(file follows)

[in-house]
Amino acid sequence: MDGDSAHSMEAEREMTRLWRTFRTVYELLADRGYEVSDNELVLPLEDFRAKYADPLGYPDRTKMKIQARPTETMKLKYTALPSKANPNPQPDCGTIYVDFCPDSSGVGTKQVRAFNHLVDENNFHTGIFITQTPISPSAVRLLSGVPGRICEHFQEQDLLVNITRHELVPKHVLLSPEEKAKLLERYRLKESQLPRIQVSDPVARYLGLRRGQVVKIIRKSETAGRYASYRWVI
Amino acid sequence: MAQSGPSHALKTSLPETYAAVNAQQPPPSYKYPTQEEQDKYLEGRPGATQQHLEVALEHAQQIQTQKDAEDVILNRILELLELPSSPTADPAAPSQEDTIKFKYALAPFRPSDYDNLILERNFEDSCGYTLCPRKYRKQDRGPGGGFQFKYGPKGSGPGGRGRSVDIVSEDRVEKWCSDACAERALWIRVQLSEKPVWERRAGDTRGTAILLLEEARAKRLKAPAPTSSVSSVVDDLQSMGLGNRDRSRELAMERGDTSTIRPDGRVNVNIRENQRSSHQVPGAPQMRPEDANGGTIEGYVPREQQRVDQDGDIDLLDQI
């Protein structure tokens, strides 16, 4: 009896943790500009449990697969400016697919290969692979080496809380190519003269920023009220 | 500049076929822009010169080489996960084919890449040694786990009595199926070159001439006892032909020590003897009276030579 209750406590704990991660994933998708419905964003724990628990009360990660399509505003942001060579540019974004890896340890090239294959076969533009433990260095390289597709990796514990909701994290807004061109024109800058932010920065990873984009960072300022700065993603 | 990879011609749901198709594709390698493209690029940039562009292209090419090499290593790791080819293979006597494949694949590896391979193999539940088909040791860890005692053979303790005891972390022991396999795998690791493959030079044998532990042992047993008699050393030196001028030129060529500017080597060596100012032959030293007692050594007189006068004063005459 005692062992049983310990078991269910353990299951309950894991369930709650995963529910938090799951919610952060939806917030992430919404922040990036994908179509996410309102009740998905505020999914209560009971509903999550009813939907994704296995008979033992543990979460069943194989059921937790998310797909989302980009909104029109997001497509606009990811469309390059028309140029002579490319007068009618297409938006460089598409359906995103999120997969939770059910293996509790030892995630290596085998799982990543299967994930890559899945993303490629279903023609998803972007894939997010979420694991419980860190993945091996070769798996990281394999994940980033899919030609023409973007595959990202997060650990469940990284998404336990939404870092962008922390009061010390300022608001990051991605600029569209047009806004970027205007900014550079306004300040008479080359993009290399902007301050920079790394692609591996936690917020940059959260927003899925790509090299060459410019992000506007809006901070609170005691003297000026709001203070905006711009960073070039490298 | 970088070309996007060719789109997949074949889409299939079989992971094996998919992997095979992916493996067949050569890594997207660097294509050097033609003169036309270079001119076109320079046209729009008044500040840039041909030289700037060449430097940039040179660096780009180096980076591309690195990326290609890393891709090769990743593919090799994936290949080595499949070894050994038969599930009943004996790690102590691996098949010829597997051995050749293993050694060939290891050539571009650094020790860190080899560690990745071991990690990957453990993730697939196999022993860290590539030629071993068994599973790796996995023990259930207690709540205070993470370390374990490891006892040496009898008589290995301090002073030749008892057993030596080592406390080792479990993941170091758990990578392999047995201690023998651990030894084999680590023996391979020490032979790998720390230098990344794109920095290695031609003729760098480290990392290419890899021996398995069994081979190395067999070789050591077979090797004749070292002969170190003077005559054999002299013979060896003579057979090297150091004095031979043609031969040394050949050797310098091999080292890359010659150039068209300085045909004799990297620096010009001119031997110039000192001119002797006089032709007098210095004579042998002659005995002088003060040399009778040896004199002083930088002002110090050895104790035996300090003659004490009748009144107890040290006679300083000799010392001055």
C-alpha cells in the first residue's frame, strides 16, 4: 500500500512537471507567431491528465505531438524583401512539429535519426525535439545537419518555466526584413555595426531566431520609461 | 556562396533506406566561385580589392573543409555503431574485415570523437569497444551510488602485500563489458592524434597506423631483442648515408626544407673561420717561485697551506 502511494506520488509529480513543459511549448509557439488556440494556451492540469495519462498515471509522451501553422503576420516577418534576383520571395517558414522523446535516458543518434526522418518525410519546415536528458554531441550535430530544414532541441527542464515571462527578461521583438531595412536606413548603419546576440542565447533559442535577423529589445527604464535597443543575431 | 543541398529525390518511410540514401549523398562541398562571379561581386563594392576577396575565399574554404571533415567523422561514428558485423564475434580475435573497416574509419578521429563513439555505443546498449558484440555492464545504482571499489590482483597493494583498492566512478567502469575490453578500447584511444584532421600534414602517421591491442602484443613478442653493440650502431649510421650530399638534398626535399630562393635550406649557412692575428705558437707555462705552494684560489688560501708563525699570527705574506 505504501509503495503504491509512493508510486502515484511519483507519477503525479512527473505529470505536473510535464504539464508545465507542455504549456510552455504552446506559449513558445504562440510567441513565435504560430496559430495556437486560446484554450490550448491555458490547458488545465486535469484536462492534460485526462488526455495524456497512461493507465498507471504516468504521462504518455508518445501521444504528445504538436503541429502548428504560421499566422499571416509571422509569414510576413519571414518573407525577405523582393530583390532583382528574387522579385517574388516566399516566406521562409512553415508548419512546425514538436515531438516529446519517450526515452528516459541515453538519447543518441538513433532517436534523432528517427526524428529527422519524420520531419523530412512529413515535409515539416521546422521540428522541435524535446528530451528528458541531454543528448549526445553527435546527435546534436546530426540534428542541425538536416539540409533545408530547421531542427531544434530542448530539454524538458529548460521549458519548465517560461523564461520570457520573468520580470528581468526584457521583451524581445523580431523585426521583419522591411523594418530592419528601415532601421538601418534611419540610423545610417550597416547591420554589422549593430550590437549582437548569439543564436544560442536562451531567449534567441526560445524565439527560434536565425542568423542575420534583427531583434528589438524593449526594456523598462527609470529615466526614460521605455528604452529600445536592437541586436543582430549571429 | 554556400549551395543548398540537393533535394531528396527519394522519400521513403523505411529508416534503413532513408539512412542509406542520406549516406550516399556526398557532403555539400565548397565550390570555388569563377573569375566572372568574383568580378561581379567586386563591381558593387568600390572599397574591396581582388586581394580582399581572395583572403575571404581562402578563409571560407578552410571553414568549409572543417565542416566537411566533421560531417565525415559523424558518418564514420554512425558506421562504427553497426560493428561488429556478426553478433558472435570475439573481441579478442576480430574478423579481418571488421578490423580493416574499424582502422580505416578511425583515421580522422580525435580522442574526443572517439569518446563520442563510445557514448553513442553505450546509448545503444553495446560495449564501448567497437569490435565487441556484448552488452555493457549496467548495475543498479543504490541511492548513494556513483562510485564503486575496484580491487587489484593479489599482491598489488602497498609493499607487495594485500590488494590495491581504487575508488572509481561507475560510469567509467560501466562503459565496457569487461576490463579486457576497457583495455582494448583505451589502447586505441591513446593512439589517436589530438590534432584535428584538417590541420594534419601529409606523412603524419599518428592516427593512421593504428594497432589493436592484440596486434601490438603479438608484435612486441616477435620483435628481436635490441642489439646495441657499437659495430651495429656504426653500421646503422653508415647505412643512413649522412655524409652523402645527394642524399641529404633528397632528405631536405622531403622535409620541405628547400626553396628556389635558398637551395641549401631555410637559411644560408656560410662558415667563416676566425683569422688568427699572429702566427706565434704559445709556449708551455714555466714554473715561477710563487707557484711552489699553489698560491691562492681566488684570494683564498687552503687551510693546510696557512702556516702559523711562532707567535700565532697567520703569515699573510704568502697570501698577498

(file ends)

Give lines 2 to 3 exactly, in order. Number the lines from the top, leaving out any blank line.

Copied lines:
Amino acid sequence: MDGDSAHSMEAEREMTRLWRTFRTVYELLADRGYEVSDNELVLPLEDFRAKYADPLGYPDRTKMKIQARPTETMKLKYTALPSKANPNPQPDCGTIYVDFCPDSSGVGTKQVRAFNHLVDENNFHTGIFITQTPISPSAVRLLSGVPGRICEHFQEQDLLVNITRHELVPKHVLLSPEEKAKLLERYRLKESQLPRIQVSDPVARYLGLRRGQVVKIIRKSETAGRYASYRWVI
Amino acid sequence: MAQSGPSHALKTSLPETYAAVNAQQPPPSYKYPTQEEQDKYLEGRPGATQQHLEVALEHAQQIQTQKDAEDVILNRILELLELPSSPTADPAAPSQEDTIKFKYALAPFRPSDYDNLILERNFEDSCGYTLCPRKYRKQDRGPGGGFQFKYGPKGSGPGGRGRSVDIVSEDRVEKWCSDACAERALWIRVQLSEKPVWERRAGDTRGTAILLLEEARAKRLKAPAPTSSVSSVVDDLQSMGLGNRDRSRELAMERGDTSTIRPDGRVNVNIRENQRSSHQVPGAPQMRPEDANGGTIEGYVPREQQRVDQDGDIDLLDQI